Upon review, one can notice that Schneider National had a better Days Sales Outstanding number compared to the 2020 average. Moreover, out of the nine companies that display a 5Y Days Sales Outstanding average less than the cumulative 5Y Days Sales Outstanding average, Schneider is the third-largest company based on Market Capitalization. Community Snapshot 2020, published by the Greater Green Bay Chamber, listed Schneider National as the fourth largest employer in the Greater Green Bay area over companies such as United Healthcare, Walmart, and Procter & Gamble [7]. With over 2600 employees or approximately 17 percent of their workforce based out of the Greater Green Bay area [8], and about 22 percent of their workforce having a military background [9], Schneider National provides an aggressive narrative to counter their carbon impact, as well. 

Trucking is currently a carbon-heavy industry, and on March 3rd, Schneider National provided a lens to understand how the company is going to approach that problem. The company commits to reducing carbon emissions by 60 percent per mile by 2035, achieving net-zero status for all company-owned facilities by 2035, and has piloted the use of eCascadia truck built by Freightliner in California [10]. With over 85+ years in operation, 36,900 company trailers, 22,300 company intermodal containers, 20,600 intermodal chassis, and 200 Fortune 500 companies as customers, Schneider National moves millions of tonnes of freight every day [11]. In their Q4 2020 Investor Presentation, the company provides an overview of its customer base, which consists of diverse end-points.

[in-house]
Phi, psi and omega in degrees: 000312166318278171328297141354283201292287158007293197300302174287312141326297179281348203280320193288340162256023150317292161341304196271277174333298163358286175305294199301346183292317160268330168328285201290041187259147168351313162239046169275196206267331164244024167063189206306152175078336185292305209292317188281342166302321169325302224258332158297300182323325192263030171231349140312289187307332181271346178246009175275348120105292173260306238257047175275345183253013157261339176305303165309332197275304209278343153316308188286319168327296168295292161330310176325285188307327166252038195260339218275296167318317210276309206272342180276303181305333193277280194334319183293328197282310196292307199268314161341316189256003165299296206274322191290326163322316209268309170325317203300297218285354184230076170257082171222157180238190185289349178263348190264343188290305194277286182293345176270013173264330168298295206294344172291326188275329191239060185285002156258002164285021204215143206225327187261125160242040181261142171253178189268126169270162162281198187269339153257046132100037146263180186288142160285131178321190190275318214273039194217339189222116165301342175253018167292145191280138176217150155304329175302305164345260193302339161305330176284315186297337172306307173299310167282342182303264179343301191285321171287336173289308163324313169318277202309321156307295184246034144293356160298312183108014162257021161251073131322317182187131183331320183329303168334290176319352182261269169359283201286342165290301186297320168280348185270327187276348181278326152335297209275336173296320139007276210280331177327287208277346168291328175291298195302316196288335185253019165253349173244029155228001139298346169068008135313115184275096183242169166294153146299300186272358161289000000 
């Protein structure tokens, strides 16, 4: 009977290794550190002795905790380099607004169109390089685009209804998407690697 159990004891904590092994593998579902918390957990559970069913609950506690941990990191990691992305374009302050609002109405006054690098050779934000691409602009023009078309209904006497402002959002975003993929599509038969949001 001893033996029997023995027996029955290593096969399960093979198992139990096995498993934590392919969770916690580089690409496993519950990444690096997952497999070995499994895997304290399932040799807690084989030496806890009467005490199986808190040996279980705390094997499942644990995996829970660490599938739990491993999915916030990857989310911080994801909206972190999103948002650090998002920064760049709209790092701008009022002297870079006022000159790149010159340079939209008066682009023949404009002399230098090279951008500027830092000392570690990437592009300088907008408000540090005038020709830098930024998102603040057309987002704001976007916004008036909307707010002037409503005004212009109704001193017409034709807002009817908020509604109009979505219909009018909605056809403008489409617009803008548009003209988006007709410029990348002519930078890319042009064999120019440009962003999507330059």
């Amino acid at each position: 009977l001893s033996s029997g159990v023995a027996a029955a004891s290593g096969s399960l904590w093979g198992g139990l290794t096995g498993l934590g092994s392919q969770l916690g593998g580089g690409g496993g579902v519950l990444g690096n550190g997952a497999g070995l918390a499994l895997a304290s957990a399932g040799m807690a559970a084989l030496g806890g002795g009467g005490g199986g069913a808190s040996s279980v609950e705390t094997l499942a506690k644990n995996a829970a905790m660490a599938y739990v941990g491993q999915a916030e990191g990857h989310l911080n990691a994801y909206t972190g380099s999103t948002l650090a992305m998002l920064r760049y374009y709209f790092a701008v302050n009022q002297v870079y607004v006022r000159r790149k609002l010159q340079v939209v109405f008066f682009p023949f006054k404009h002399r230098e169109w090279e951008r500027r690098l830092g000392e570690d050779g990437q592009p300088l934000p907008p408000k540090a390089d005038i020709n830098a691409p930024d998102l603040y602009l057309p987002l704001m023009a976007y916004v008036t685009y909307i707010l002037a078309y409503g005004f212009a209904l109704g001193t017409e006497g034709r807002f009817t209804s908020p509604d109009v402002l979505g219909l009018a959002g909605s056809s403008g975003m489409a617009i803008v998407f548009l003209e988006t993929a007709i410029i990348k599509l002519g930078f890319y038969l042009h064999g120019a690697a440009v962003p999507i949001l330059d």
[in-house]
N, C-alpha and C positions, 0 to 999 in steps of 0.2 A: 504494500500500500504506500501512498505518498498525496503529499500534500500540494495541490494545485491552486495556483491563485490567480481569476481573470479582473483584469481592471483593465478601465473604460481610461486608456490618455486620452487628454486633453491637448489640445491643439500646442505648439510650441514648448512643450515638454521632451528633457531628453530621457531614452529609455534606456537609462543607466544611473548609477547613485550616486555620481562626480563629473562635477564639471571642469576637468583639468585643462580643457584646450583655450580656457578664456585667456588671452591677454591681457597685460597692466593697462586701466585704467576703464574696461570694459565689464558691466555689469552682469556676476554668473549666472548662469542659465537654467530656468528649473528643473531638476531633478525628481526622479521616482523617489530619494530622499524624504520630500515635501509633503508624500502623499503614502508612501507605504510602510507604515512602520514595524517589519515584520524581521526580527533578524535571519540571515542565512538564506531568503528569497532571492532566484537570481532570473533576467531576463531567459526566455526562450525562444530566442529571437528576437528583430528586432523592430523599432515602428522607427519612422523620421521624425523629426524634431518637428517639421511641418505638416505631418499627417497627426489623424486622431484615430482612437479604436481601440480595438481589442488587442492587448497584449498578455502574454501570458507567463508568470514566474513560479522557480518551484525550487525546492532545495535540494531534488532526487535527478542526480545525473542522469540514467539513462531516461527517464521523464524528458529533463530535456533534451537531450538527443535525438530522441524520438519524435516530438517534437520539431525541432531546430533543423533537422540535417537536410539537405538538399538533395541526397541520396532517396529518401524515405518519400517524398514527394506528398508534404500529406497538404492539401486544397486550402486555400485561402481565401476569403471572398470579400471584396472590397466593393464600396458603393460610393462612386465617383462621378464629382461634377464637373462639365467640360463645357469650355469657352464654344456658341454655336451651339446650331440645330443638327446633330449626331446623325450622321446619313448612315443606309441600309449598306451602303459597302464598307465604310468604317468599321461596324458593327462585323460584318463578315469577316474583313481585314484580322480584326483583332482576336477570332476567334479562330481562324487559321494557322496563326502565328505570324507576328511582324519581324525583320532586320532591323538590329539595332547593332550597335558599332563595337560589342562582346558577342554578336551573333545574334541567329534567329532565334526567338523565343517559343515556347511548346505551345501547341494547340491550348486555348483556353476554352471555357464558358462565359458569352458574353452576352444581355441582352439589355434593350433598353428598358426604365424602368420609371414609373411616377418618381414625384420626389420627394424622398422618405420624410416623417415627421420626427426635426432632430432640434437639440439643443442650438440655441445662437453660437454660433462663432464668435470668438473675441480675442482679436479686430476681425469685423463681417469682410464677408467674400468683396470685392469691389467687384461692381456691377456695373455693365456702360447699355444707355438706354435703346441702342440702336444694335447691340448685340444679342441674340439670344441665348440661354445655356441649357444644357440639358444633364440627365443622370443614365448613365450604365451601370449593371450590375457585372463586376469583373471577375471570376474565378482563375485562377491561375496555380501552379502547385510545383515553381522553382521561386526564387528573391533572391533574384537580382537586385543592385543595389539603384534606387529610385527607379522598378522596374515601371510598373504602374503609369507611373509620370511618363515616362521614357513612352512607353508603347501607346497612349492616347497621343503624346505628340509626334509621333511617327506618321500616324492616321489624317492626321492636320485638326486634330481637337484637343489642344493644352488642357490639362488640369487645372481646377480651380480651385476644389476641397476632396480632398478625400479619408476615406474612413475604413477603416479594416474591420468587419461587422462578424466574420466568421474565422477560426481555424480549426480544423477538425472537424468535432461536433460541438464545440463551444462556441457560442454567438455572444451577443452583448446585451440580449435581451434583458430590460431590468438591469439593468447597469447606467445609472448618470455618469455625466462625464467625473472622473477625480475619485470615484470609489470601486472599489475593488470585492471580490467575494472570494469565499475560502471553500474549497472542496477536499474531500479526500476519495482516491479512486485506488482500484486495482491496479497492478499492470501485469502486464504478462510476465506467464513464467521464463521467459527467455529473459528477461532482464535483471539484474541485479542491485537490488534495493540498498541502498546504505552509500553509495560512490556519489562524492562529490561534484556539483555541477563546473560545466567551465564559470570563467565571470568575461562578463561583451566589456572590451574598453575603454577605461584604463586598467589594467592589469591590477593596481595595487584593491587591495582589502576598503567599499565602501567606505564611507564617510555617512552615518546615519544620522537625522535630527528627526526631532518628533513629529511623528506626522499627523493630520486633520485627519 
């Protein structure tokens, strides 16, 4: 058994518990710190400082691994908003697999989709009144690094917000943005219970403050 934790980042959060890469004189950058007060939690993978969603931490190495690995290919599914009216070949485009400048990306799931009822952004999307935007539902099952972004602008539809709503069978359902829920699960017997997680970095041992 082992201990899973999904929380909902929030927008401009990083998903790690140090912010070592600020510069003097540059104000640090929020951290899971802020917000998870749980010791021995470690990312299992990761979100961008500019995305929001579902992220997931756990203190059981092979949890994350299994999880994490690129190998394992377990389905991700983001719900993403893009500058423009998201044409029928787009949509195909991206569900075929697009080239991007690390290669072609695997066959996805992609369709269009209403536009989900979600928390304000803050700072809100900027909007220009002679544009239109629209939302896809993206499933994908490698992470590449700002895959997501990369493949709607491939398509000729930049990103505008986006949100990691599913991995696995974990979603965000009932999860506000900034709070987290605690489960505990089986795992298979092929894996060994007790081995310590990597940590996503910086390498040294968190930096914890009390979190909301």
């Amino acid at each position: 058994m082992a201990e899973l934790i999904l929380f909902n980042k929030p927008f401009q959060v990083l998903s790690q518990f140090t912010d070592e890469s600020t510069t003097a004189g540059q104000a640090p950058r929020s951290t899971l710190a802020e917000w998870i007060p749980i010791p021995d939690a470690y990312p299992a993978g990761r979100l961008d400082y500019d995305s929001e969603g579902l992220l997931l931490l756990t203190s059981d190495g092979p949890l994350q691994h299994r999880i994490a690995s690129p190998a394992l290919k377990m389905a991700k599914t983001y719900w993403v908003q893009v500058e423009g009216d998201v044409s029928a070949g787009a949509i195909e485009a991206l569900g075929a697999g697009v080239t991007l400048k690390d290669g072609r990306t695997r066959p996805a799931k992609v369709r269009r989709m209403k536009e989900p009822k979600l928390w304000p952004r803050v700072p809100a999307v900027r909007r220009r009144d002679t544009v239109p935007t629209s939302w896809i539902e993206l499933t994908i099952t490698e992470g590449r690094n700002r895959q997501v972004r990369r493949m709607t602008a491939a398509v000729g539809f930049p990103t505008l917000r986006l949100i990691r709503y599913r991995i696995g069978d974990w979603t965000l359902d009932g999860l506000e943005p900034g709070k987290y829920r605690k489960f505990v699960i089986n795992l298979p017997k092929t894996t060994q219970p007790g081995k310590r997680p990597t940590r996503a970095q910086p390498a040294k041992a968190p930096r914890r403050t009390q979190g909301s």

For the Fiscal Year 2020, the company reported $4.5 billion in revenues (a 4% decrease from 2019), a 38% and 44% increase in income from operations and net income, and $1.25 for adjusted diluted earnings per share with the outlook to earn $1.45 to $1.60 for the Fiscal Year 2021 [12]. Setting aside the fundamentals of the stocks and the narrative provided by the company, I committed more or less to invest in the company because the company is a historic American brand that provides a valuable service within the marketplace. 

The arrival of goods at endpoints is essential for the chain of consumerism to continue. If a booming economy is suggested as per the economic zeitgeist, trucking companies could benefit from that boom. Regardless of what the current climate looks like, the information provided by the company helped confirm it as something I would like to hold for the long term if it plays out well. In the meantime, I wanted to participate in a valuable spoke in the “trucking” wheel. While I would have liked to own shares of Old Dominion Freight Line, Inc (NASDAQ: ODFL), I own shares of ODFL indirectly through my participation in particular funds that track the S&P 500 (ODFL is a component of the S&P 500). 

Author’s Note- The data shared in the essay reflects the results rendered until the date of publication. As of publication, I own shares of Schneider National (entry – Apr 2020). Historical performance only serves as an indicator and teacher, not a predictor. The thoughts expressed are my personal opinions and cannot be equated to personal advice. I constructed this essay for informational and educational purposes only. I encourage all readers to perform their due diligence before investing.